This change will frequently allow you to remove many redundant implementations, but it requires that you define any necessary implementation hooks that reference the concrete functions from the C headers on Darwin systems on the scalar type. (SE-0229) (17045503)

  • Set and Dictionary now use a different hash seed for each newly created instance. As a consequence, the order of elements in equal sets and dictionaries is different much more often than in previous versions:

let a: Set<Int> = [1, 2, 3, 4, 5]
let b: Set<Int> = [1, 2, 3, 4, 5]
a == b  // true
print(a) // [1, 4, 3, 2, 5]
print(b) // [4, 2, 5, 1, 3]

Existing code that incorrectly assumes that two unrelated but equal sets or dictionaries would contain elements in the same order produces incorrect results more often in Swift 5. Although element ordering isn’t stable across distinct Set or Dictionary instances, the order doesn’t vary between multiple iterations over the same instance. Beyond emphasizing that these collections don’t guarantee consistent element ordering, this change also fixes a number of cases where bulk operations—such as union(_:)—exhibited quadratic performance. (44760778)

  • To help prevent inconsistent hashing for Cocoa objects, the hashValue property on NSObject is no longer overridable. Overrides of hashValue were deprecated in Swift 4.2. To customize hashing in NSObject subclasses, override the hash property. The following example shows a sample implementation:

class Person: NSObject {
    let name: String

    init(name: String) { = name

    override func isEqual(_ other: Any?) -> Bool {
        guard let other = other as? Person else { return false }
        return ==

    override var hash: Int {
        var hasher = Hasher()
        return hasher.finalize()

Hashing and equality go hand in hand. If you override hash, you also need to override isEqual(_:), and vice versa. (42623458)

  • The DictionaryLiteral type is renamed KeyValuePairs. (SE-0214) (23435865)

  • Swift strings bridged into Objective-C code may now return a non-nil value from CFStringGetCStringPtr(_:_:) when appropriate, and the pointer returned from -UTF8String is tied to the string’s lifetime rather than the innermost autorelease pool. Correct programs shouldn’t have any problems and may see significant speed-ups. However, it may cause previously untested code to run, which could expose latent bugs; for example, if there’s a check for a non-nil value, the branch may never have been taken prior to Swift 5. (26236614)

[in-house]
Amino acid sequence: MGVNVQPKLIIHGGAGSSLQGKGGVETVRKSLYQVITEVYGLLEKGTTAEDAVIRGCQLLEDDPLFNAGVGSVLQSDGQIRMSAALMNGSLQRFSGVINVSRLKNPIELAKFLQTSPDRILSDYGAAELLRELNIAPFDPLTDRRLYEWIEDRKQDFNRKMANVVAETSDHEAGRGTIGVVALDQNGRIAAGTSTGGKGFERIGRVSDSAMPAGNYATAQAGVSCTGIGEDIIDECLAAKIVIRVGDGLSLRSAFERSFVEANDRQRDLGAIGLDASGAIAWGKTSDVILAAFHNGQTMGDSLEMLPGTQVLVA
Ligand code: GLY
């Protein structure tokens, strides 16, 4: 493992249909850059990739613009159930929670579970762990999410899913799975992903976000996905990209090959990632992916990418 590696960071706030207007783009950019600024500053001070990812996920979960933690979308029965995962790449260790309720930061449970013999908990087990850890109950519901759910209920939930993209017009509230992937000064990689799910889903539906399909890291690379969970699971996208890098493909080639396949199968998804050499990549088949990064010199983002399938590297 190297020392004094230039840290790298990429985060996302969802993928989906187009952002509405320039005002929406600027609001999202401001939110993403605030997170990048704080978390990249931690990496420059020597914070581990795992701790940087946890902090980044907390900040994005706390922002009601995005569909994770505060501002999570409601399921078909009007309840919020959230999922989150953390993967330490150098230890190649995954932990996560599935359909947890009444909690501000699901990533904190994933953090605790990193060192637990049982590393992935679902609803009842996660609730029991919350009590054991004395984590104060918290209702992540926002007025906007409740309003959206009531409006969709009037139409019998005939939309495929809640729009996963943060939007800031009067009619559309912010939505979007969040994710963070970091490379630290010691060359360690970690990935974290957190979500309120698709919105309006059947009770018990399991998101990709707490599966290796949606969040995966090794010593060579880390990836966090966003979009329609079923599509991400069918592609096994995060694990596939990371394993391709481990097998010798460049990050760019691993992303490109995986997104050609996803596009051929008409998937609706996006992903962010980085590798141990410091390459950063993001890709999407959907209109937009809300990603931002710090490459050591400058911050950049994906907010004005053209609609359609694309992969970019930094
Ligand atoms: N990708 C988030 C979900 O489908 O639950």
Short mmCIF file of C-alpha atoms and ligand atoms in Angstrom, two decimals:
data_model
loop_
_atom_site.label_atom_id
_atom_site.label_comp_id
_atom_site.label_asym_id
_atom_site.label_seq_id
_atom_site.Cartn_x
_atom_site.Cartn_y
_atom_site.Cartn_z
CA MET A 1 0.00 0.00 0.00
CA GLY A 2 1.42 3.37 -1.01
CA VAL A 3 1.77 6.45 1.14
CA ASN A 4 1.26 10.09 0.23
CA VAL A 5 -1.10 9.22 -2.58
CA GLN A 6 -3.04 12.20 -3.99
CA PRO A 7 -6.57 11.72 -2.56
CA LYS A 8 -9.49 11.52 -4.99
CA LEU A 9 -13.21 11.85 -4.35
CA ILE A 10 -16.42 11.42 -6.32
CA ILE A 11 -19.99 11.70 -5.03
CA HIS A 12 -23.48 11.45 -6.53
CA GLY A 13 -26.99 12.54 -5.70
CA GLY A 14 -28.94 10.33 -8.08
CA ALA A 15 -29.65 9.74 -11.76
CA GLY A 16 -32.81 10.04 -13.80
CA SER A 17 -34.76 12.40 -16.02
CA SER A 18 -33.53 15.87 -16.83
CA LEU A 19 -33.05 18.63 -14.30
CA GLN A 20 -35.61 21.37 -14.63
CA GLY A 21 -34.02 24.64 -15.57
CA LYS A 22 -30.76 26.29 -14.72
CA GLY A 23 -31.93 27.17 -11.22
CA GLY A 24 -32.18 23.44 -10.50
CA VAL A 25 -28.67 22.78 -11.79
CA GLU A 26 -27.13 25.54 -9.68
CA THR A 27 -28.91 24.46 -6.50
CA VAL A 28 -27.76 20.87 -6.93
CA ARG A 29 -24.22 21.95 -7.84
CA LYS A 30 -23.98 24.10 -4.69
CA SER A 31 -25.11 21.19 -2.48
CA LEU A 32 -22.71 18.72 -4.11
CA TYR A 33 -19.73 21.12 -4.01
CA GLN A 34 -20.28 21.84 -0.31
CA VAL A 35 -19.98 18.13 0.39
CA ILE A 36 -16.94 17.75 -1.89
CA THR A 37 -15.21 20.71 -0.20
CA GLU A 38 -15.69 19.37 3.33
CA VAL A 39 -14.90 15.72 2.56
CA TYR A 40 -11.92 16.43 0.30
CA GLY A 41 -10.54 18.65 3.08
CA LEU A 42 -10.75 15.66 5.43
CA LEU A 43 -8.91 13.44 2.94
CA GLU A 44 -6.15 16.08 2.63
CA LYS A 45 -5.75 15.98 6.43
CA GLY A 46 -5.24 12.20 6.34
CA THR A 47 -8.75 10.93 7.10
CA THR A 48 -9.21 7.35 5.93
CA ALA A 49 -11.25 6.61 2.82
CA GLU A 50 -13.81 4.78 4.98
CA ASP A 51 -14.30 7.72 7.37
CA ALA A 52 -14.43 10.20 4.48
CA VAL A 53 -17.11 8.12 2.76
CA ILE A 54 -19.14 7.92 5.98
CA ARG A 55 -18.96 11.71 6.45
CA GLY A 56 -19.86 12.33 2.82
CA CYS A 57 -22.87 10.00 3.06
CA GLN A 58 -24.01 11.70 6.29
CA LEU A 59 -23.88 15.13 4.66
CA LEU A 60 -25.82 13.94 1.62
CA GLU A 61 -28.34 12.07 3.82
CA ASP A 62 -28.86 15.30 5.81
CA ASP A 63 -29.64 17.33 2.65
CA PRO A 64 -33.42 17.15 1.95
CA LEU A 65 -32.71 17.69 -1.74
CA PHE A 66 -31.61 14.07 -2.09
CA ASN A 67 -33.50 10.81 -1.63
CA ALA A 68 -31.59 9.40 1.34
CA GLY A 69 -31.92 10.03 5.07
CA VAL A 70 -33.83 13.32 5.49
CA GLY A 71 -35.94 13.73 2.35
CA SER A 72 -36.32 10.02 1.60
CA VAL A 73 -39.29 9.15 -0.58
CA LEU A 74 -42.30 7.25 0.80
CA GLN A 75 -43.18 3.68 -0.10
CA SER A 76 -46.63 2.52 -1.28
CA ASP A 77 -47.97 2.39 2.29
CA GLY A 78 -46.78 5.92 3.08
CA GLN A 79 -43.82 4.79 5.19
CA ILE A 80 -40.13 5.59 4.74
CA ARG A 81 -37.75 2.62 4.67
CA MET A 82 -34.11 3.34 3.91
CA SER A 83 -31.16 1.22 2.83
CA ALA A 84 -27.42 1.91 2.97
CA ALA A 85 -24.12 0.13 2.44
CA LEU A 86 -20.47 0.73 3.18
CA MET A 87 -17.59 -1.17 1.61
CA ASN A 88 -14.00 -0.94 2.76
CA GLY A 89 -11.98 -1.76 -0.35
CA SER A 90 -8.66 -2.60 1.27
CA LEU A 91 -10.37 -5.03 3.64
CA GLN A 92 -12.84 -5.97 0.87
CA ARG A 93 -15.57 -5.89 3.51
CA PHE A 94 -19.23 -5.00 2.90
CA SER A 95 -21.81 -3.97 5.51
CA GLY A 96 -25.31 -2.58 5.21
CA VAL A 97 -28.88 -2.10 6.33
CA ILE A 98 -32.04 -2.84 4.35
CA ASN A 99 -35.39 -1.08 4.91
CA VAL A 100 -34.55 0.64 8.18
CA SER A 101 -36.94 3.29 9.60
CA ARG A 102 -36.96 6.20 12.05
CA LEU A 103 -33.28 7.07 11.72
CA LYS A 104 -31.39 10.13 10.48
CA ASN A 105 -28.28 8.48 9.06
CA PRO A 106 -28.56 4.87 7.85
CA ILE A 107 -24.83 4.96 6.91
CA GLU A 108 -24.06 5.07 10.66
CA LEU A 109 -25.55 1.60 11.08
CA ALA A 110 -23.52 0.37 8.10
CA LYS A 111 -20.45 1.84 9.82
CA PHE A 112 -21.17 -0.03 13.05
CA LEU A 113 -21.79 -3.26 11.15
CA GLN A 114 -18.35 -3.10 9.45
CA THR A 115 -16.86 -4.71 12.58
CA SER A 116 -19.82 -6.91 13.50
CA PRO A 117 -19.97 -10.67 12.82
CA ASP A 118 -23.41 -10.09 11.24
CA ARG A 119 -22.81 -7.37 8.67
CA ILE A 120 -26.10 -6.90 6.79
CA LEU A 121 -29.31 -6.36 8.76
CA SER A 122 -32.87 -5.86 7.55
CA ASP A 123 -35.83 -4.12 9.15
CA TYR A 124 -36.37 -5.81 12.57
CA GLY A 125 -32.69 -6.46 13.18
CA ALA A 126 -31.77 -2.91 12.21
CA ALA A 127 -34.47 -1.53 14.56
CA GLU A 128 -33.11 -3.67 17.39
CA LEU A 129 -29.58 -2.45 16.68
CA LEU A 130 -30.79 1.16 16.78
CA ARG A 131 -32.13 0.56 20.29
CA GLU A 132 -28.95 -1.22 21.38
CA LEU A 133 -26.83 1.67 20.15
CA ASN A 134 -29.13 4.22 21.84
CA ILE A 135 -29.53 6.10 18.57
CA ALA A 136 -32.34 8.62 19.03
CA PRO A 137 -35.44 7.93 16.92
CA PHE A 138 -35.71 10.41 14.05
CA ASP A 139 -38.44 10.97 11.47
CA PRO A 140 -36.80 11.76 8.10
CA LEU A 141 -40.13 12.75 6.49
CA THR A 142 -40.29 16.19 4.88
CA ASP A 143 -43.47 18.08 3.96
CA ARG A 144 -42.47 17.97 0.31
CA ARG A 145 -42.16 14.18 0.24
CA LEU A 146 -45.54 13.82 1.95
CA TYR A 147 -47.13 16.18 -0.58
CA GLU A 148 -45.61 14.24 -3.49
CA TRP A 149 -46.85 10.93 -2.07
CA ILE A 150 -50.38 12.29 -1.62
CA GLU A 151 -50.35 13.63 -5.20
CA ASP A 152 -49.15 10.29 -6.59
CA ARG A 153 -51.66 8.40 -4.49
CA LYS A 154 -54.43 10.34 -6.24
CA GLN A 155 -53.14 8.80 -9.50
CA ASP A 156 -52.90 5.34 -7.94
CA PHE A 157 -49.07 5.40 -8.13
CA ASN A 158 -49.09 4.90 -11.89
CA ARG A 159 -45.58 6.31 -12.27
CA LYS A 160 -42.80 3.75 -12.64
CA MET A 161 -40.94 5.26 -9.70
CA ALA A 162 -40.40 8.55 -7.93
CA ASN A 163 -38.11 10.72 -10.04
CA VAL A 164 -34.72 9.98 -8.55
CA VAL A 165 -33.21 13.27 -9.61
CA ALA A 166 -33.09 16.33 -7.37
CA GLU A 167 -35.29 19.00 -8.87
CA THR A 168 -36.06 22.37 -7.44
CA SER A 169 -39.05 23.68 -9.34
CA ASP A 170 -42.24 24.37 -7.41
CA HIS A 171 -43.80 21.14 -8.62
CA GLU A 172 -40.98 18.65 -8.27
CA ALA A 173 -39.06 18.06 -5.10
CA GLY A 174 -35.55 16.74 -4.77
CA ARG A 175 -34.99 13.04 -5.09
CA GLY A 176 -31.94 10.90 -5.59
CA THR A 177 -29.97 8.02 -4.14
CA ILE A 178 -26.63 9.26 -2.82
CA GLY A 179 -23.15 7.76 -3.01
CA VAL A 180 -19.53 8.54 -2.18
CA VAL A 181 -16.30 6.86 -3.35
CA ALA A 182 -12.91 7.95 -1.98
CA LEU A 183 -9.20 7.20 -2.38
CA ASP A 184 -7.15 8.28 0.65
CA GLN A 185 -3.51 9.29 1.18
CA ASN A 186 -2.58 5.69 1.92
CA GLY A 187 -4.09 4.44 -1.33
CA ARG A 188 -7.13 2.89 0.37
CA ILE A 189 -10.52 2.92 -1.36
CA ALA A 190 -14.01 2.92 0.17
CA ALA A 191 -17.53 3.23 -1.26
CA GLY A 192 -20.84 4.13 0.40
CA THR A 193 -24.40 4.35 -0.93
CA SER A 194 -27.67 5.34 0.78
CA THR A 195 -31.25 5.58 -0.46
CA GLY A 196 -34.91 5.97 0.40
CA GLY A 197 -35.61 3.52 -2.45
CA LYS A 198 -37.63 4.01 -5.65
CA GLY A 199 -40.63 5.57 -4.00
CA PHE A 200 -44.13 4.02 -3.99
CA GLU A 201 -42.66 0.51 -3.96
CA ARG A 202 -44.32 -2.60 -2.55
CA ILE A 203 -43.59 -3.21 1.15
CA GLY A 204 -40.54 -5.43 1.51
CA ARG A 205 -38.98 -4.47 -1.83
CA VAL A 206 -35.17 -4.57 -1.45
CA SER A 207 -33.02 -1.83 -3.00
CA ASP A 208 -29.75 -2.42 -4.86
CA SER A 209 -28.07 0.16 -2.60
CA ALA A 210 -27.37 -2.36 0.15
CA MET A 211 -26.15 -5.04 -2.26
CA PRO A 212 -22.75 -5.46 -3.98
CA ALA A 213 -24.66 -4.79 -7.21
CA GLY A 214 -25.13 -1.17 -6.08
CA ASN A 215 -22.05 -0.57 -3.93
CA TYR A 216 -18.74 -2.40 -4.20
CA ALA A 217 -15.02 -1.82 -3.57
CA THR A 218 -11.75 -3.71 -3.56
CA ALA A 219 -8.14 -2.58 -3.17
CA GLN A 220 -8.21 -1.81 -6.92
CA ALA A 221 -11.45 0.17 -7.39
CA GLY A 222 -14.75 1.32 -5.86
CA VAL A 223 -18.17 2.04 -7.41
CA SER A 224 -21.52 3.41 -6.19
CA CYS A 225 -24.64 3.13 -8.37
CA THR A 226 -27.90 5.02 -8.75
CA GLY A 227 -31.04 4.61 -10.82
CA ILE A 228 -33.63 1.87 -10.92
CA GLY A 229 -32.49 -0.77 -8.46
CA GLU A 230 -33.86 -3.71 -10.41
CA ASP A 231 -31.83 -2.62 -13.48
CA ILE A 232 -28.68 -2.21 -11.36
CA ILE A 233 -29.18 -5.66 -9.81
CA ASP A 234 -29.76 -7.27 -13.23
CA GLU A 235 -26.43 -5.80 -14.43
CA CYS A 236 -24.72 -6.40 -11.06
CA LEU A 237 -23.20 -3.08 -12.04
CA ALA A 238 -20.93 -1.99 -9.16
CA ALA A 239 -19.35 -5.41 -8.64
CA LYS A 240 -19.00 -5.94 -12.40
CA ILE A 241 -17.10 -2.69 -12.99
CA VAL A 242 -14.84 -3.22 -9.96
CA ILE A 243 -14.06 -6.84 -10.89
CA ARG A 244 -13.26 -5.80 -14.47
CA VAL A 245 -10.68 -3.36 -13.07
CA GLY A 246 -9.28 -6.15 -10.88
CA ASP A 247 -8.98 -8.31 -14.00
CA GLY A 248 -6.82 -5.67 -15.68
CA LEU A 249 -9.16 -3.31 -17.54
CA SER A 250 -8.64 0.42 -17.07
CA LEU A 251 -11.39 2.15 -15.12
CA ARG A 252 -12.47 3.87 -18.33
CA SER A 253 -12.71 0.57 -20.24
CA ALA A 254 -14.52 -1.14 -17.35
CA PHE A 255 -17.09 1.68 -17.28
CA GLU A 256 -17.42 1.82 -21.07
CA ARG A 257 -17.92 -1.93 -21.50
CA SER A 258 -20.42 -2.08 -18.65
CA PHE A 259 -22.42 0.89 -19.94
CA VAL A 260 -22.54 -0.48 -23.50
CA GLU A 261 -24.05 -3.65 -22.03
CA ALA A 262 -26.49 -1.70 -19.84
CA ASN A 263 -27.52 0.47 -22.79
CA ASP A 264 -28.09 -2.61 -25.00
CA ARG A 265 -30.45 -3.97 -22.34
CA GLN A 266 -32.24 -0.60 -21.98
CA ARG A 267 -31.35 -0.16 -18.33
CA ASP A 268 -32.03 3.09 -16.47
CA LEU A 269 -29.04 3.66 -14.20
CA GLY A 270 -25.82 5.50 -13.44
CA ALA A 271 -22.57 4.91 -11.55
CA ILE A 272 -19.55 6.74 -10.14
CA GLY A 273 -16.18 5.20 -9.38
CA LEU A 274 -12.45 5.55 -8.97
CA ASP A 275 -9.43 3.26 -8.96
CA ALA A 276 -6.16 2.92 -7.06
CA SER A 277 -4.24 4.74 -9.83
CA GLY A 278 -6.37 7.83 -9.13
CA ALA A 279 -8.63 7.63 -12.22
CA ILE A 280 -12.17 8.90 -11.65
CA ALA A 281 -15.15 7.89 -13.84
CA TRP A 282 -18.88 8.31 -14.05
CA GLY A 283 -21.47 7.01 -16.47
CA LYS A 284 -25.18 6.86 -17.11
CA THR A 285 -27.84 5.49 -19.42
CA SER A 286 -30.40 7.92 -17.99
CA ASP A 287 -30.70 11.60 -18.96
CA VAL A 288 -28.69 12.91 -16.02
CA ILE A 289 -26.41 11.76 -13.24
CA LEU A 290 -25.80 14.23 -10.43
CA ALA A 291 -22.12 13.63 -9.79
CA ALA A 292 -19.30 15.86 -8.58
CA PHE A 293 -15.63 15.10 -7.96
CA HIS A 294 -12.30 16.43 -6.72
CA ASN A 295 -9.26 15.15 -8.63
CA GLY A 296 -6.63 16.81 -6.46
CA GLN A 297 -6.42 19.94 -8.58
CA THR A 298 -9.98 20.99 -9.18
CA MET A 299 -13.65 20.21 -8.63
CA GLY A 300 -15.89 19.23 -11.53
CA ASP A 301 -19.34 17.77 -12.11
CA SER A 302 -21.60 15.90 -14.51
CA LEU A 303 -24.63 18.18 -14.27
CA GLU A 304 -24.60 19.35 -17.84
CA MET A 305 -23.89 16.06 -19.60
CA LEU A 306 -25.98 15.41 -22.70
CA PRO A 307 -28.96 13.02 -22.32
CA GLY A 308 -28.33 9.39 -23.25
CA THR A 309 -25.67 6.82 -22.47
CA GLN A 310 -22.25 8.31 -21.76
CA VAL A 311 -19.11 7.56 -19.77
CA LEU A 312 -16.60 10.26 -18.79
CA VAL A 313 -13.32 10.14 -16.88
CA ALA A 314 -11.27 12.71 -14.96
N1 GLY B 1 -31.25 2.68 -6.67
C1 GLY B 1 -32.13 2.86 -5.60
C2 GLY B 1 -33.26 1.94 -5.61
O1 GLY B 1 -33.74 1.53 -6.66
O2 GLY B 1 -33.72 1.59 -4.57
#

• The Sequence protocol no longer has a SubSequence associated type. Methods on Sequence that previously returned SubSequence now return concrete types. For example, suffix(_:) now returns an Array. (45761817)

    Extensions on Sequence that use SubSequence should be amended to either similarly use a concrete type, or be amended to be extensions on Collection instead, where SubSequence remains available.

    For example:

extension Sequence {
    func dropTwo() -> SubSequence {
        return self.dropFirst(2)


extension Sequence {
    func dropTwo() -> DropFirstSequence<Self> { 
        return self.dropFirst(2)


extension Collection {
    func dropTwo() -> SubSequence {
        return self.dropFirst(2)
  • The String structure’s native encoding switched from UTF-16 to UTF-8, which may improve the relative performance of String.UTF8View compared to String.UTF16View. Consider re-evaluating any code specifically tuned to use String.UTF16View for performance. (42339222)

Known Issues

  • Setting the utf8 property on a string has no effect. (47864538)

    Workaround: Create a new string instead:

// Has no effect:
myString.utf8 = bytes
// Workaround: 
myString = String(decoding: bytes, as: UTF8.self)

Swift Package Manager

New Features

  • Targets can now declare some commonly used, target-specific build settings when using the Swift 5 Package.swift tools-version. The new settings can also be conditionalized based on platform and build configuration. The included build settings support Swift- and C-language defines, C language header search paths, linked libraries, and linked frameworks. (SE-0238) (23270646)